Day 1 – A night flight and a wet welcome to Iceland
Iceland never really seemed to be on anyone’s radar until the last few years. It was always forgotten. Some little island stuck up there between Canada and the UK. The last few years though has seen tourism explode there. Everyone has heard the stories of it’s beauty and we are flocking there.
It is the last stop on my way home to Canada. I take a night flight from Heathrow and arrive in Keflavik at almost midnight. On the descent in I see the faint greenish glimmer of the Northern lights and it awakens a growing excitement inside me for the adventure ahead.
I have booked a camper with GO Iceland car rentals http://www.goiceland.com/campers/ and I have to walk a short distance from the airport to their office. It’s raining, the kind of rain that comes at you horizontally and feels like a hundred little needle pricks on your skin. The wind makes it hard to walk. I’m tired and ready to find a place to curl up and sleep. The guy at GO Iceland seems tired too but he is very helpful and answers all my questions. I am nervous about driving a camper around a country I don’t know. It is a manual transmission and it has been a long time since I have driven one. It’s dark out and the weather is crazy.
He sets me up with everything I need, gives me a brief orientation of the camper and I’m off. There is supposed to be a campsite in Sandgerdi where I plan to park for the night. Thank goodness the camper has a GPS. I pull out of the airport, a little rusty on the clutch and onto the main highway. The darkness seems impenetrable. There are no street lights. The wind is blowing me around on the road and the pelting rain makes it hard to see. I drive for a while, following my GPS. It brings me through the small town of Sandgerdi and then I turn off the main road down a gravel one. I can see waves crashing up over the side of the road to the right of me. It’s still raining hard and I can’t see much in front of me. The gravel road is poorly maintained. It has large potholes and I’m worried about damaging the camper. I slow down to a creep. The GPS is telling me to take a left turn. I follow it down a small bumpy track. I see some cottages. There are a few lights on. There is nothing else here. I don’t see a campsite or a place to check in. I am tired and all I want to do is stop driving for the night. I finally give up looking and pull into a drive way. The cottage at the end is in darkness. Hopefully there is no one in it. I park and settle in for the night. I feel grubby from the flight but there is nowhere to wash or brush my teeth. Once I am comfortably in the back of the camper in my sleeping bag I have to pee. Frick. I climb back out into the cold and rain. I pee in front of the camper. The wind carries it, whips it and flings it back at me. Great. I’m too tired to care at this point and jump back into my sleeping bag. It is almost 2 am.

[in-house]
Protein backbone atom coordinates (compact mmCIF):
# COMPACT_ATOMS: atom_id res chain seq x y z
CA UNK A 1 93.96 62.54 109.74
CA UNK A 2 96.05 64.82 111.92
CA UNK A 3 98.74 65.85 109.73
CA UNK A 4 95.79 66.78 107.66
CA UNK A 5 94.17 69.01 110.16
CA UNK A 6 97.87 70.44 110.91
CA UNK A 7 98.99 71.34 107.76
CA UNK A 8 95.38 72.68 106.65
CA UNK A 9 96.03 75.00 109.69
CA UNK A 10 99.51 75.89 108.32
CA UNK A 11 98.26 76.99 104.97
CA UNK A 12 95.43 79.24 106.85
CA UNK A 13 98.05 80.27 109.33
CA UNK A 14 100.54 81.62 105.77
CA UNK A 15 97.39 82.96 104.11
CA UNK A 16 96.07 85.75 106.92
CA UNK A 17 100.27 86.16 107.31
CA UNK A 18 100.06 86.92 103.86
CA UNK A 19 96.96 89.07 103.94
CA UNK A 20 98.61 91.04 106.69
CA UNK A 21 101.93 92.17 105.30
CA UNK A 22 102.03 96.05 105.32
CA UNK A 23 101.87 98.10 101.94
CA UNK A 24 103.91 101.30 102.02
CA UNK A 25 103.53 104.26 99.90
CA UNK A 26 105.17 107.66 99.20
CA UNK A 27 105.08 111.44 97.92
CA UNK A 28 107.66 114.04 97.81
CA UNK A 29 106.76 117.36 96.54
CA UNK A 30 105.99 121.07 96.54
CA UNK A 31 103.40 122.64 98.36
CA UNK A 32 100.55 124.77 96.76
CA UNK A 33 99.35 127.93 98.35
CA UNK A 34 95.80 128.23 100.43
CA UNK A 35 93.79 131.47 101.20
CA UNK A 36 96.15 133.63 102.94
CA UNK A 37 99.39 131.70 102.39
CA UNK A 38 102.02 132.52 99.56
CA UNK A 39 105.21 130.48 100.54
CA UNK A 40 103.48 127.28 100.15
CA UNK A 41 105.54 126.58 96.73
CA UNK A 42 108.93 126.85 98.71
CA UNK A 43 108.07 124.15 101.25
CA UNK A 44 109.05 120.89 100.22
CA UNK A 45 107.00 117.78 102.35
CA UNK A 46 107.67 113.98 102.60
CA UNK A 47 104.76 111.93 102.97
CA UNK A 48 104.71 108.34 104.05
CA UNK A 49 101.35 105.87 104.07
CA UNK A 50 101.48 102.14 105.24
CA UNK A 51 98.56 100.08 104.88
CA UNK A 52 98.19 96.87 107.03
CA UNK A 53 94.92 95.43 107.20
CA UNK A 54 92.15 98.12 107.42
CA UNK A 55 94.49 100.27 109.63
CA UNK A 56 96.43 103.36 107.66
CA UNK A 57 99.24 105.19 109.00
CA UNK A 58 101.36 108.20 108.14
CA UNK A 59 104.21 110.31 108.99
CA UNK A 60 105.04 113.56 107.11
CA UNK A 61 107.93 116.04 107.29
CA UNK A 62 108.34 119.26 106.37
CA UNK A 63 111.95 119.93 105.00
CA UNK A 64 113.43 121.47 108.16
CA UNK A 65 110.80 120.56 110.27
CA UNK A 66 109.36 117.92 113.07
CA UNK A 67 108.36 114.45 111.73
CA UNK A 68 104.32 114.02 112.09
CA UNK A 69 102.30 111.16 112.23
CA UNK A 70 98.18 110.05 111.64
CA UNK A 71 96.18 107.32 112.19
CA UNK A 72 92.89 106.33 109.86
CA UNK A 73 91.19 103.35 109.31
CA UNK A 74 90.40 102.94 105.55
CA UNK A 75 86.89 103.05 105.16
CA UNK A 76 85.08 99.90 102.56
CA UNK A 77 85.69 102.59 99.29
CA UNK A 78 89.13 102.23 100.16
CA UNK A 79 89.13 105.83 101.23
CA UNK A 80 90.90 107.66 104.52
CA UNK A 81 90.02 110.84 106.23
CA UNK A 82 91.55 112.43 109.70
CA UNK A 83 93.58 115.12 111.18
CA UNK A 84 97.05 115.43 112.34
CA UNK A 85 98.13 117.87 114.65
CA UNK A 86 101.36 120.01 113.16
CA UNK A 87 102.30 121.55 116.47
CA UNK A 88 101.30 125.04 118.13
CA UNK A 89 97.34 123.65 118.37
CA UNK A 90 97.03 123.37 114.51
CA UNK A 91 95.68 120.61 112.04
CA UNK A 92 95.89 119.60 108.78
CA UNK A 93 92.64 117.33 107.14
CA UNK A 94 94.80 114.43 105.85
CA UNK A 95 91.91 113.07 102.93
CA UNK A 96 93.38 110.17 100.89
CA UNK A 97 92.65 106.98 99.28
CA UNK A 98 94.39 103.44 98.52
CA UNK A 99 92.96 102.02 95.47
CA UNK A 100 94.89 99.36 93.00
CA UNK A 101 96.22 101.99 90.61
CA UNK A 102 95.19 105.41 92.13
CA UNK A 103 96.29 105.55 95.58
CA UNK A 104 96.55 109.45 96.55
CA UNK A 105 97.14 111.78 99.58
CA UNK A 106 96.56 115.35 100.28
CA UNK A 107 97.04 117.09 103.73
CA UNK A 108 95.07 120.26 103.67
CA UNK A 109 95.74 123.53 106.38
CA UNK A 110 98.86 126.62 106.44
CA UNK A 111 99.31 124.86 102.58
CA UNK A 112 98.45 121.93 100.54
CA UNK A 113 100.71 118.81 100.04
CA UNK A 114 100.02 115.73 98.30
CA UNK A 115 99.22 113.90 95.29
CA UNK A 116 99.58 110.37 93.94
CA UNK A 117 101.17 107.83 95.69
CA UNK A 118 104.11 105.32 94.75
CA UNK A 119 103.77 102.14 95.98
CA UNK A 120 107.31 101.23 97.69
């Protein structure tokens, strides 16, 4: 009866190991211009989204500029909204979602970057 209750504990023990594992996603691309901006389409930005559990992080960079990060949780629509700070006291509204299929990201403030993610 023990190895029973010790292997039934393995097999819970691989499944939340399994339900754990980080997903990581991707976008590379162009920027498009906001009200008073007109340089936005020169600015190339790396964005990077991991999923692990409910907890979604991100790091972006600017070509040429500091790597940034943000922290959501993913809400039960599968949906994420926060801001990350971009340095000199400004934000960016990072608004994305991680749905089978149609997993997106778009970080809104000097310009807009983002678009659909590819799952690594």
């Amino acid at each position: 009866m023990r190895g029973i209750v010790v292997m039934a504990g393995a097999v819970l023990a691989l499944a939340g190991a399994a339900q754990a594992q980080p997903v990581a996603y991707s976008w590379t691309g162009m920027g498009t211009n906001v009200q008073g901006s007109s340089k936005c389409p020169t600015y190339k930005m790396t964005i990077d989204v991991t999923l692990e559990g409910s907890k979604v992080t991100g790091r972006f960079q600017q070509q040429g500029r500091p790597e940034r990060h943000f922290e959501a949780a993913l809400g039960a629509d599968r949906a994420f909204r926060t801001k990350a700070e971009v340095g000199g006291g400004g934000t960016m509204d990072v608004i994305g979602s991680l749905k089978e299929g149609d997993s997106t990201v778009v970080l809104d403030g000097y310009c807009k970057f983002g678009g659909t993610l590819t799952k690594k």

A little more info about GO Iceland campers: You can rent several different kinds, I chose to rent the smallest one available that sleeps 2 people. It is a manual transmission and uses diesel fuel. They have several options for insurance while you are there. I chose to pay for full insurance so I didn’t need to worry and because I didn’t know what to expect from the roads. The campers are equipped with the following:
· Sleeping room and seats for 2 people. Double bed (140 x 200 cm)
· Two Sleeping bags linen and pillows.
· Heating system for cold nights. (this only runs for an hour off the battery though)
· Chairs & camping table.
· Camping Gas & Griddle.
· Pots, Pans, dishes and cutlery.
· Free Wi-fi & GPS navigation system.
· Unlimited km/miles & CDW Insurance.
There is also lots of storage room under the bed frame for bags and food etc.
Day 2 – The blue lagoon, Reykjavik and the ring road
I wake up early and look outside. No one has noticed me yet. The weather is slightly less crazy but the wind is still savage. I’m cold and still groggy from lack of sleep. I start the camper and head off to find fuel, groceries and my bearings. Back in Keflavik I find a bakery that sells coffee. Nothing else seems to be open. I have 2 coffees before I can face the day again. The weather is not looking like it is going to cooperate anytime soon. I decide to head to the blue lagoon where I can soak for a while and hopefully have a shower before I drive to Reykjavik.